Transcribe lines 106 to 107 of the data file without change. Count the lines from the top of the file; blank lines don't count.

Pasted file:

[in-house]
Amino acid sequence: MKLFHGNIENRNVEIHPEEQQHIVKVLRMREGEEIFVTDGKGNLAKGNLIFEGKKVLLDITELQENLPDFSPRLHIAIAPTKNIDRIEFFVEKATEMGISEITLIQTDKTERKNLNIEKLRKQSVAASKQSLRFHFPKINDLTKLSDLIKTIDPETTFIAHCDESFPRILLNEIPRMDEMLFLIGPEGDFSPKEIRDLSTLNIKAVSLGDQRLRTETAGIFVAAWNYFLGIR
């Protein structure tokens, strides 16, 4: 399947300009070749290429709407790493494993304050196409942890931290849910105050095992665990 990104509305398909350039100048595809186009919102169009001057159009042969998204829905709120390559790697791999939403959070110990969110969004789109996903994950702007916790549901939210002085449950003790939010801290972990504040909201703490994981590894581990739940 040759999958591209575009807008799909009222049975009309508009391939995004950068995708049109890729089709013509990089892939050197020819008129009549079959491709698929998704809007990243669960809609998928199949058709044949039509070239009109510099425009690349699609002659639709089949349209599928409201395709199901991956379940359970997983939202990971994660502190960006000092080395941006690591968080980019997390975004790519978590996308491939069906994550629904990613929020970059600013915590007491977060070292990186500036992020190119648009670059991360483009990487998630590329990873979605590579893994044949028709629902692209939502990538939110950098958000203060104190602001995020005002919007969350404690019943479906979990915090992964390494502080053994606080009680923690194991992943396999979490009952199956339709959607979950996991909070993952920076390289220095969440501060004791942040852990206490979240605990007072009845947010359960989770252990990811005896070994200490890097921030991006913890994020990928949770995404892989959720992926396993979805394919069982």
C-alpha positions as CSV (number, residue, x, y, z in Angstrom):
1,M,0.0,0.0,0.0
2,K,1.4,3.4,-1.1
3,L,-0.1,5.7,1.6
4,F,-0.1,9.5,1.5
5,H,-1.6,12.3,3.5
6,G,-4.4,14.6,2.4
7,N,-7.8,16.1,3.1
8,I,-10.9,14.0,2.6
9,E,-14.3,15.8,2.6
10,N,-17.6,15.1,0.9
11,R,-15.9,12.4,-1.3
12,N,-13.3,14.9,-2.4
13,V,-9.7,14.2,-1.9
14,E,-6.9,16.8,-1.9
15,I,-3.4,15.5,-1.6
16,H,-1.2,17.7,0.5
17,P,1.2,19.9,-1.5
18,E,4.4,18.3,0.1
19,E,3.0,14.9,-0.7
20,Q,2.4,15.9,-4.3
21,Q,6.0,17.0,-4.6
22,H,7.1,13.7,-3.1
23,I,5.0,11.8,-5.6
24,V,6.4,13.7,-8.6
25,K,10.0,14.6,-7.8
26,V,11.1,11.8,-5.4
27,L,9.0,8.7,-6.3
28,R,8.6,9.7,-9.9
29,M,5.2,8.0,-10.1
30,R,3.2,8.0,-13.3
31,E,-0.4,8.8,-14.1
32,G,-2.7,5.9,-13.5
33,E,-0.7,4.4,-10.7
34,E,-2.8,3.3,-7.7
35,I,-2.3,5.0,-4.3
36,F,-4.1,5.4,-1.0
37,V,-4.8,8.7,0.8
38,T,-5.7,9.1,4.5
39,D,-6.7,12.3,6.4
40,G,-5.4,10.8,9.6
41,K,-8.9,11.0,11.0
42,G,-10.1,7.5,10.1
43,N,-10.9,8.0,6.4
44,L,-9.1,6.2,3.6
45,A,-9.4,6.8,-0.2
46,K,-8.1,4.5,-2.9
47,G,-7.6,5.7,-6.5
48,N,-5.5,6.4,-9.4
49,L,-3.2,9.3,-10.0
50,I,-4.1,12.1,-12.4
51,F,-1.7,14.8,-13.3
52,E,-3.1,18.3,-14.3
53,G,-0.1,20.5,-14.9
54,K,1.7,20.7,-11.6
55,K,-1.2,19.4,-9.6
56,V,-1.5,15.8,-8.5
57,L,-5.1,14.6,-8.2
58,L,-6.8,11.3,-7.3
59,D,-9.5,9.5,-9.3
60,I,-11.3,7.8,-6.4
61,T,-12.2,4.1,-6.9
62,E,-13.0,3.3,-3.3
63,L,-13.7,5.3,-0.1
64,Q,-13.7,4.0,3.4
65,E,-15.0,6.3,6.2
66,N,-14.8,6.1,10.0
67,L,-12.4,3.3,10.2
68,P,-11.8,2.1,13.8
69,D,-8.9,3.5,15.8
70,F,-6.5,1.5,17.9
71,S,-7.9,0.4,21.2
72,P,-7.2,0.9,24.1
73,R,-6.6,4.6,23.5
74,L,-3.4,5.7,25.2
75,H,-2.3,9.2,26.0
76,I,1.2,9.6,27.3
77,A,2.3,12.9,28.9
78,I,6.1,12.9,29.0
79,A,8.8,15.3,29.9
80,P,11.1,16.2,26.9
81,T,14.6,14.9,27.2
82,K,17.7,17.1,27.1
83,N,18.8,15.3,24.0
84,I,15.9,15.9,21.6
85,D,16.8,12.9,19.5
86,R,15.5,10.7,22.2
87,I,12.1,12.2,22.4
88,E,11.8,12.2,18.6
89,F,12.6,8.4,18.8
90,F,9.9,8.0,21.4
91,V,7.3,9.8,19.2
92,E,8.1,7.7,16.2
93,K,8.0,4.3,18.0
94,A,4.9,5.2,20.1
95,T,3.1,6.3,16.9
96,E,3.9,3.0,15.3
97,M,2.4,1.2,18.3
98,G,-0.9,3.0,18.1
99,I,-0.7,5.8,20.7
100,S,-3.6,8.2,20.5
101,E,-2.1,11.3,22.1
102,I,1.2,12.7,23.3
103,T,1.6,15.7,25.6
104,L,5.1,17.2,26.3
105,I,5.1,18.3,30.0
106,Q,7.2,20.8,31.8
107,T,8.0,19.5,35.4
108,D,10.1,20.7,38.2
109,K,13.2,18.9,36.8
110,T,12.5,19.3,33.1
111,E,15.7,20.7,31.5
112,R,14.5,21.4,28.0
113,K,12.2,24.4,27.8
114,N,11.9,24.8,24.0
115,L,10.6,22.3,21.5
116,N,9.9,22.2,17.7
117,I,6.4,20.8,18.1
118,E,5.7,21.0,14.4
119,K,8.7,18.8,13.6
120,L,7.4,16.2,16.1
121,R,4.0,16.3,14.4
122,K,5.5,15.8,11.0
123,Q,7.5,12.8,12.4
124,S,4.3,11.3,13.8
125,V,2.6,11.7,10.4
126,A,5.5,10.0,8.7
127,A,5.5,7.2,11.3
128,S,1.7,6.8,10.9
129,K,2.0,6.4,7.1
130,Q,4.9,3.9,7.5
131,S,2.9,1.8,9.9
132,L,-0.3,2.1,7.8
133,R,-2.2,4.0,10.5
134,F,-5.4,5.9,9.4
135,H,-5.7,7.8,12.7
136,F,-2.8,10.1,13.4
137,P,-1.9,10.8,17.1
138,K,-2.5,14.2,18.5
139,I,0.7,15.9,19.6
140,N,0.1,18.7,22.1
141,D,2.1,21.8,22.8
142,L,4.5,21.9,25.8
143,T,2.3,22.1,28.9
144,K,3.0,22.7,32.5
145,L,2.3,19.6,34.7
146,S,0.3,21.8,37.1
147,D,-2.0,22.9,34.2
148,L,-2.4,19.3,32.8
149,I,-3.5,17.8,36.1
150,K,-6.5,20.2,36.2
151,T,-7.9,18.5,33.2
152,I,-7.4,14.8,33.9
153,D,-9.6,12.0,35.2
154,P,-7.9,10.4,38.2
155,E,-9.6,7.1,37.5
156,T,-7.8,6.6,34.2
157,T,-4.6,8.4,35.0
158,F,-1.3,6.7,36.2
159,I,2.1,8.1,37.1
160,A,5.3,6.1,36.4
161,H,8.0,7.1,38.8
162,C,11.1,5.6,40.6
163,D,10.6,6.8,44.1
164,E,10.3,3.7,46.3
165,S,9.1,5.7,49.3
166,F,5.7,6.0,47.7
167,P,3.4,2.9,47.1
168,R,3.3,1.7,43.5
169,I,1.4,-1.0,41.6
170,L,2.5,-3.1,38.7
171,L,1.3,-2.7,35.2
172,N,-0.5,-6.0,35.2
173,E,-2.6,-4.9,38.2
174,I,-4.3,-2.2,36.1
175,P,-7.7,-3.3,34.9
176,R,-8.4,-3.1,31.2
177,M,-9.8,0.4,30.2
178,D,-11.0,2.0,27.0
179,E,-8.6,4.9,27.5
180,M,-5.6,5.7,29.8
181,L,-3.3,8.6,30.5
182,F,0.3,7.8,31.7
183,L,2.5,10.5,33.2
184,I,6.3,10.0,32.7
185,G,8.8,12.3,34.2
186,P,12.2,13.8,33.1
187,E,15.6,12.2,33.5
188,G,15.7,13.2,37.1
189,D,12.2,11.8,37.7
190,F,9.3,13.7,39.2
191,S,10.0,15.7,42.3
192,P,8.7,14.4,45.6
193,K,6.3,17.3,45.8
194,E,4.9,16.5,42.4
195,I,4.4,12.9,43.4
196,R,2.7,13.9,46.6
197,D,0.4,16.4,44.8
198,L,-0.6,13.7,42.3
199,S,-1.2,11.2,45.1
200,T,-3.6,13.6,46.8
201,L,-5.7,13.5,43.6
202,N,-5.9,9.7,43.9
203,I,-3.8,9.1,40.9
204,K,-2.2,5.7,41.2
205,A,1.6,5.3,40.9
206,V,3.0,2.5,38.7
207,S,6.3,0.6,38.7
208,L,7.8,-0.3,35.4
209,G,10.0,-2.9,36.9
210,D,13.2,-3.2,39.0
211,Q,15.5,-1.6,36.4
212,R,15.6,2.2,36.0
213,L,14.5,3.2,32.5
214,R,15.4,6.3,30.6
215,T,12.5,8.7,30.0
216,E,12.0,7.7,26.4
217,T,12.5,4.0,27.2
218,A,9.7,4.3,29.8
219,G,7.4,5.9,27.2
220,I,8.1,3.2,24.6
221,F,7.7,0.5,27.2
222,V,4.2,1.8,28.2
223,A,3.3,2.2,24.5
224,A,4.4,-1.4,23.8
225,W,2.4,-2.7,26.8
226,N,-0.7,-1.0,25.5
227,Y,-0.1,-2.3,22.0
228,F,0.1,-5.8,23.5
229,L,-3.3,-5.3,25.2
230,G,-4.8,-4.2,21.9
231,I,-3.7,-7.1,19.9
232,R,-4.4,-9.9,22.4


102,I,1.2,12.7,23.3
103,T,1.6,15.7,25.6